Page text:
How are government bonds issued

Government bonds

Do you buy one Government bond, one grants the respective state a loan. With the property you have a claim against the state that issued it, you are its creditor. Trading in government bonds is nothing more than trading in promissory notes that entitle the owner to demand money from the state. The state in turn issues such promissory notes in order to raise money in order to remain liquid. The purchase of government bonds is possible with very small amounts, so the offer is not aimed exclusively at medium-sized and large investors, like many other investment options. In principle, the issue of government bonds is nothing more than a classic form of crowd investing: the billions that a state wants to borrow at a certain point in time is distributed among many investors.

Different types

Even if the basic principle is common to all forms of government bonds, the details vary from country to country and from type to type. There are essentially three different types of German government bonds:

  • Federal bonds
  • Federal Treasury Notes
  • Federal bonds

Federal bonds

The classic Federal bonds work according to the following principle: They are issued on a previously announced date with a term of ten or 30 years at a fixed price. From this point on, these investment products are traded on the stock exchange and are freely accessible. At the end of each year the owner becomes one non-variable interest rate paid out after the bonds expire Face value of the government bonds held. They work according to the same principle Bund-Länder bonds, the only differences are the term (seven years) and the fact that these bonds are issued jointly by both. Then there is Day bondswhich, as the name suggests, can be bought and sold on a daily basis. This is a non-interest-bearing bond, the gain in value of which is determined by the state by increasing the issue and redemption prices every day.

Federal Treasury Notes

This investment product is basically government bonds, only with a significantly shorter term of just two years and thus a lower interest rate. There is also the interest-free treasury billsthat are paid out after an even shorter period (six or twelve months). Because they do not bear interest, they are issued at a lower rate than their face value. They are not traded on the stock exchange.

Federal bonds

This type of investment is similar to the two investment products mentioned above, but its term is five years. They are therefore considered to be a medium-term investment.

In addition, other federal securities are used to repay the national debt that has arisen through borrowed capital. In addition to the options mentioned above, these also include:
* Federal Treasury Bills * Federal funding treasures * Treasury discount bills.

Investment opportunities and risks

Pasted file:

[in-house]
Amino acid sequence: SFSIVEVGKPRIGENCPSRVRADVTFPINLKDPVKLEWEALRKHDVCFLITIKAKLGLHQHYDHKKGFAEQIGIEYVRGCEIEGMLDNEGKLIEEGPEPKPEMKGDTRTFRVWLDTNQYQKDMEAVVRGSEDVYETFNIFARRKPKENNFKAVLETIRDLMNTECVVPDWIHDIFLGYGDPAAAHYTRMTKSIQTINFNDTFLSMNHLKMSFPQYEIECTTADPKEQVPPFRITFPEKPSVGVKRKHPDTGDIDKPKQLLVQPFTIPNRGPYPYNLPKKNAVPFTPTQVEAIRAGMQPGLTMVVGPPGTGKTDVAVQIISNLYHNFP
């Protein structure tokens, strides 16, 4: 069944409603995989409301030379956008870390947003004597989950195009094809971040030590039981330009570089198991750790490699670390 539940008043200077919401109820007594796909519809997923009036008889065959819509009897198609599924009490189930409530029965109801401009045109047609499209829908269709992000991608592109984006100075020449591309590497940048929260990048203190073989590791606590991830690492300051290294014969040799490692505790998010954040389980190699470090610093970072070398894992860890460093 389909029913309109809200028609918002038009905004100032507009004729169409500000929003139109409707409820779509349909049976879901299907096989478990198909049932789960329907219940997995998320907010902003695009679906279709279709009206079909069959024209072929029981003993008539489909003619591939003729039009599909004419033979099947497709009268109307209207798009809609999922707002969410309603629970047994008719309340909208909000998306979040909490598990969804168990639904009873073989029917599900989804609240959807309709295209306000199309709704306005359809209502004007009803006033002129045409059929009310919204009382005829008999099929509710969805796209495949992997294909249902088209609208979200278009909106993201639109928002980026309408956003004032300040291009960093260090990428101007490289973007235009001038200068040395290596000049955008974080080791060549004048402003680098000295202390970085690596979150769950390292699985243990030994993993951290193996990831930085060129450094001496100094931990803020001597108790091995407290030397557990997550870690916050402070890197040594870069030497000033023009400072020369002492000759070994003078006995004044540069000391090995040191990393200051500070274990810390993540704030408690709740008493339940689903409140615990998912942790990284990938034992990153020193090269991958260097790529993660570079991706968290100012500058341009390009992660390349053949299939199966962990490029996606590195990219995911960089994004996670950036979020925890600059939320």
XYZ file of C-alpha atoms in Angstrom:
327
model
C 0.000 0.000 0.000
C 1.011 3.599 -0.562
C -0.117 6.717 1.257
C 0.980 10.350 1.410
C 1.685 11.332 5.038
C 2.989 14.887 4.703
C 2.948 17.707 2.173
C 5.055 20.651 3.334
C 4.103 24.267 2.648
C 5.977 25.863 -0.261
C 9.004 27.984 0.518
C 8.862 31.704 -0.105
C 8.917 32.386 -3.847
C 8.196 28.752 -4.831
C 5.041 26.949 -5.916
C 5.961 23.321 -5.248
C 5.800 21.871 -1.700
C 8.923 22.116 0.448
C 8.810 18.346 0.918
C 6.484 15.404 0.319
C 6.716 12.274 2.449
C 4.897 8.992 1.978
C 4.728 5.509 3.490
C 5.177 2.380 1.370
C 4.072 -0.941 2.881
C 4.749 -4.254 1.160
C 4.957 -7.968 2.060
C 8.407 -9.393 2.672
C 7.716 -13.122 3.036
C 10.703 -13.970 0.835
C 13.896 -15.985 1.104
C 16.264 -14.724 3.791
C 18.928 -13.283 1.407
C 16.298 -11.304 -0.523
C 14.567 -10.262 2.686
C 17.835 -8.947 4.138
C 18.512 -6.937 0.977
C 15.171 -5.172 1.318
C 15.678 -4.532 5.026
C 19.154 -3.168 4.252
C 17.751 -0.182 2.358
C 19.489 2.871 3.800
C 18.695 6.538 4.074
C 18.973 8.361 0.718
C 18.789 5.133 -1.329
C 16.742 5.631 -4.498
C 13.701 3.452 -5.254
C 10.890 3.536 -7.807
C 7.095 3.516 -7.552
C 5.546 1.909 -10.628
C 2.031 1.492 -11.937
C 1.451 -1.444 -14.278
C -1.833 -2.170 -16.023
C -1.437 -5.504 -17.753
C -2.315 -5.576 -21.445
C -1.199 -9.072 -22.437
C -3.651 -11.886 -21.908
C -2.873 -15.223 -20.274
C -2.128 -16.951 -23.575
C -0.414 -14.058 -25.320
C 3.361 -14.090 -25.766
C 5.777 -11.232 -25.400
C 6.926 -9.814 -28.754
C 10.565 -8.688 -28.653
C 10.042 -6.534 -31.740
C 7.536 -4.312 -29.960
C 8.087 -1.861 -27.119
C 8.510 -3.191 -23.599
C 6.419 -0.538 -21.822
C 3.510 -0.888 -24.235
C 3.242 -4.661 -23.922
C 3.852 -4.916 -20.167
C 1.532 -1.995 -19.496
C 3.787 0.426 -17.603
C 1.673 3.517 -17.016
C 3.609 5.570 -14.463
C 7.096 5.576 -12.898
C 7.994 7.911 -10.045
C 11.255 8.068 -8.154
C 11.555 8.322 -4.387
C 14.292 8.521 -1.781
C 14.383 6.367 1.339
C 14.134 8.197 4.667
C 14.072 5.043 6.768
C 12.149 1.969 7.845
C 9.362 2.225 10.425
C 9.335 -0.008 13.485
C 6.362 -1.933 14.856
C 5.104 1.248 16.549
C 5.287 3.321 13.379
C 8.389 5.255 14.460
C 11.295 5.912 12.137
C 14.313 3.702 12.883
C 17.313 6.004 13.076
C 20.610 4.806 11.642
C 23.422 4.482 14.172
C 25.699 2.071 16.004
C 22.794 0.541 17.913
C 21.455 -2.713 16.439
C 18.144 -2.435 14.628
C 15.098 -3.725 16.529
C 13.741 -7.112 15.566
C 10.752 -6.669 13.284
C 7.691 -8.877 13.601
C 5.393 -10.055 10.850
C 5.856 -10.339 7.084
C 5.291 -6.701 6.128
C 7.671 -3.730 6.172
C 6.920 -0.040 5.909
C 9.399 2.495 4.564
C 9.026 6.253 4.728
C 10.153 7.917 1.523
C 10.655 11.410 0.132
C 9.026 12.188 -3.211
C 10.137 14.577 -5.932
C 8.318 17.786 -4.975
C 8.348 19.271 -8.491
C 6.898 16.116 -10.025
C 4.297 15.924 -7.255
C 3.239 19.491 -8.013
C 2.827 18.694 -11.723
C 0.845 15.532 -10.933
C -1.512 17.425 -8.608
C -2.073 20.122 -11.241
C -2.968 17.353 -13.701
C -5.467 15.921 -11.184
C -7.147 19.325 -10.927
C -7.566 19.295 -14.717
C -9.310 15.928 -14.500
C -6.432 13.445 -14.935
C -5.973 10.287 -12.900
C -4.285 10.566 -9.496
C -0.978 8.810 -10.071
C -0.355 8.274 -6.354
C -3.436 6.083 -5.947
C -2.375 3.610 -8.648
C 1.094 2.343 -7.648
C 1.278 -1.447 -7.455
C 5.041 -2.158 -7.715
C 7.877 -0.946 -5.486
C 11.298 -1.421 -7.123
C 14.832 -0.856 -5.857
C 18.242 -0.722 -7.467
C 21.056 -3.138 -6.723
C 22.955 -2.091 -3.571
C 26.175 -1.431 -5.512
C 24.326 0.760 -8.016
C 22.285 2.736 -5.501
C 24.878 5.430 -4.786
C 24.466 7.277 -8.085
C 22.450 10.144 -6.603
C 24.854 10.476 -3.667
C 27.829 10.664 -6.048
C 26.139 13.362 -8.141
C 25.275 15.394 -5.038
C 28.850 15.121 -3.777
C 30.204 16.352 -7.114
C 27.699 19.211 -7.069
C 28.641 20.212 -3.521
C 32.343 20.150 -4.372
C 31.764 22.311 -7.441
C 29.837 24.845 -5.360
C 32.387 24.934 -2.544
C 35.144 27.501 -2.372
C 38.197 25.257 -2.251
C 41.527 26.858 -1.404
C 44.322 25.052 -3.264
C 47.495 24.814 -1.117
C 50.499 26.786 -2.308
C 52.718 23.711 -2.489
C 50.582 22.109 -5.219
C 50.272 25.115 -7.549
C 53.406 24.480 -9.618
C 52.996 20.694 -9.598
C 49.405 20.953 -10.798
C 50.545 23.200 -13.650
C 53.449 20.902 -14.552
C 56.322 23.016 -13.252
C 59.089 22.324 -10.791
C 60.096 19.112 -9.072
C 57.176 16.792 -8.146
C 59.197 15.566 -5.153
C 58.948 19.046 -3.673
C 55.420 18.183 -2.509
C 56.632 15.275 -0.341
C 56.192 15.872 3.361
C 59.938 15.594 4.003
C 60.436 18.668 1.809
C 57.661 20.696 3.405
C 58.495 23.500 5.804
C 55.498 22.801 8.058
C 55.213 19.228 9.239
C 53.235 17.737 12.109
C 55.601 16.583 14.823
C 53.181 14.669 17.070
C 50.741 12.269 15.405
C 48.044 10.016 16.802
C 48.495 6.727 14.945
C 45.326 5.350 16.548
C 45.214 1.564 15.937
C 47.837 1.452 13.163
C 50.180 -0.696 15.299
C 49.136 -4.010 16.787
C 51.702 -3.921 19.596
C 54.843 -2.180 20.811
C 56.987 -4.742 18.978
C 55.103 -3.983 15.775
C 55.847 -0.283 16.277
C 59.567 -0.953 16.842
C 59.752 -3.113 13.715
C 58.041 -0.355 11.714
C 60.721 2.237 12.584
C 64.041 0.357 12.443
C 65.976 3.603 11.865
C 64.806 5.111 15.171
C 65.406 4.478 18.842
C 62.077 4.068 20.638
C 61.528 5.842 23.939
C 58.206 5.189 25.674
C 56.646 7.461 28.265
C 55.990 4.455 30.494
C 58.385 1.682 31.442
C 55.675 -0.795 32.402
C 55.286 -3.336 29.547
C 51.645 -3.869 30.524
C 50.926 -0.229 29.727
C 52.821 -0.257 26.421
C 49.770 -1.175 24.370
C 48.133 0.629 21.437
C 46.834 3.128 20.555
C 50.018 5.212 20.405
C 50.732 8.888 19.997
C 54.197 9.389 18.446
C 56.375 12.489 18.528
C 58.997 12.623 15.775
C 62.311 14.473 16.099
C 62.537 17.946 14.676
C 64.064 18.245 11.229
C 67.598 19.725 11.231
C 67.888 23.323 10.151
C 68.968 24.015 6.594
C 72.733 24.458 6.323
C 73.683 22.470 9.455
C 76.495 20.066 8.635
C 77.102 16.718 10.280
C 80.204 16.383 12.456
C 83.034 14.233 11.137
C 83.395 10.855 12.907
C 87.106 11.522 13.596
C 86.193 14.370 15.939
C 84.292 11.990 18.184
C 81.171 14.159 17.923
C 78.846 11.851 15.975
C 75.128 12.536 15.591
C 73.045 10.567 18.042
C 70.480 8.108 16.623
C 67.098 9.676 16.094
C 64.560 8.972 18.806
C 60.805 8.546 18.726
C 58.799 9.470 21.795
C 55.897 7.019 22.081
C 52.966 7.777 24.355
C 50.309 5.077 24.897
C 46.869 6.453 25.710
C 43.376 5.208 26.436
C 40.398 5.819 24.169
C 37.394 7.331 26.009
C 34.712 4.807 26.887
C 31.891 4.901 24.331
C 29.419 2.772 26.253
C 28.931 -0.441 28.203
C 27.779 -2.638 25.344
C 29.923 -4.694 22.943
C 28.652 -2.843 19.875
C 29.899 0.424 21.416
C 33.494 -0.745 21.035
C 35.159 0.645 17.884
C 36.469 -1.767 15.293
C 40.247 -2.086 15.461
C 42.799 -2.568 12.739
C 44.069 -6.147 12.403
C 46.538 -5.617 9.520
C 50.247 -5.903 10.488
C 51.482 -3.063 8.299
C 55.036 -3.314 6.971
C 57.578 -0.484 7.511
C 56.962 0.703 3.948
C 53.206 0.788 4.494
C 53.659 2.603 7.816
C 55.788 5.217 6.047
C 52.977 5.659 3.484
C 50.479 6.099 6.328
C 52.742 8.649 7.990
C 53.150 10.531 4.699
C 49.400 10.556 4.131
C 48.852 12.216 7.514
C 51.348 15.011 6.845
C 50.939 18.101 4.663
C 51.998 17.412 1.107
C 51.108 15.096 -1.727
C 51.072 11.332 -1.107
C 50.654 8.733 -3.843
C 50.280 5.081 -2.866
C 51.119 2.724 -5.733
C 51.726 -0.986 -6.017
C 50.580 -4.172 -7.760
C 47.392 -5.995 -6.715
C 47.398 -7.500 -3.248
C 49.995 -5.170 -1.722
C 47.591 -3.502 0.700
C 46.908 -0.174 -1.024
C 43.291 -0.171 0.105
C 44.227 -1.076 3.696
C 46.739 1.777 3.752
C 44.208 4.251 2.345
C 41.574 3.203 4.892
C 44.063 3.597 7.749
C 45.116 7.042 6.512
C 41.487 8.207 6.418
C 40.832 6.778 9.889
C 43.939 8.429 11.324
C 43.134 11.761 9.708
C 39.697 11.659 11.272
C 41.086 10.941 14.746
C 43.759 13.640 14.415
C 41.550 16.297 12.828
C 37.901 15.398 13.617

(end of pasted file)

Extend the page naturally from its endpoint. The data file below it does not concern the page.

Most government bonds are traded on the stock exchange, so it's easy to buy. Even those that are only traded over the counter can usually be obtained from the bank at which you have your custody account or from a broker. It is also possible to add shares and Fundswho hold government bonds to buy. There are funds that only invest in bonds from different countries, but there are also funds that only hold government bonds in their portfolio as a safe and crisis-resistant item. Government bonds are widely regarded as safe and touted as securities for risk-averse investors. German government bonds are even gilt-edged, which means they can be bought by an asset manager for a person who is not responsible. This type of investment is subject to particularly strict rules in terms of risk. However, the risk is different between the bonds of different countries. For states whose credit-worthiness is questionable, there is a higher risk of default with this type of investment. As a result, it is more difficult for these countries to find willing donors on the international financial market. That is why such government bonds have much better interest rates, so that a higher return can be expected. This opens up the potential buyers who are prepared to take a proportionate risk in anticipation of a comparatively high profit. Such a development has recently been observed in euro countries that were on the verge of national bankruptcy and for whose government bonds the interest rate was sometimes over 30%.


The European Central Bank (ECB) and its president Mario Draghi are trying to revive the economy. A massive purchase program of government bonds, among other things, has therefore been launched since the beginning of 2015. As a result, government bonds are less profitable for private investors Interest rates on government bonds have fallen.
All in all, government bonds are relatively diverse: As a rule, they are a very safe investment, but they can also be used speculatively (either by betting on an uncertain payout, or by speculating on price changes during the term).
But not only the bond purchases should revive the economy. The European Central Bank also has one Penalty interest introduced to force banks to give away their excess money to companies. Also the saver The low interest rates caused by the ECB are intended to encourage them to invest their money instead of parking it in bank accounts.

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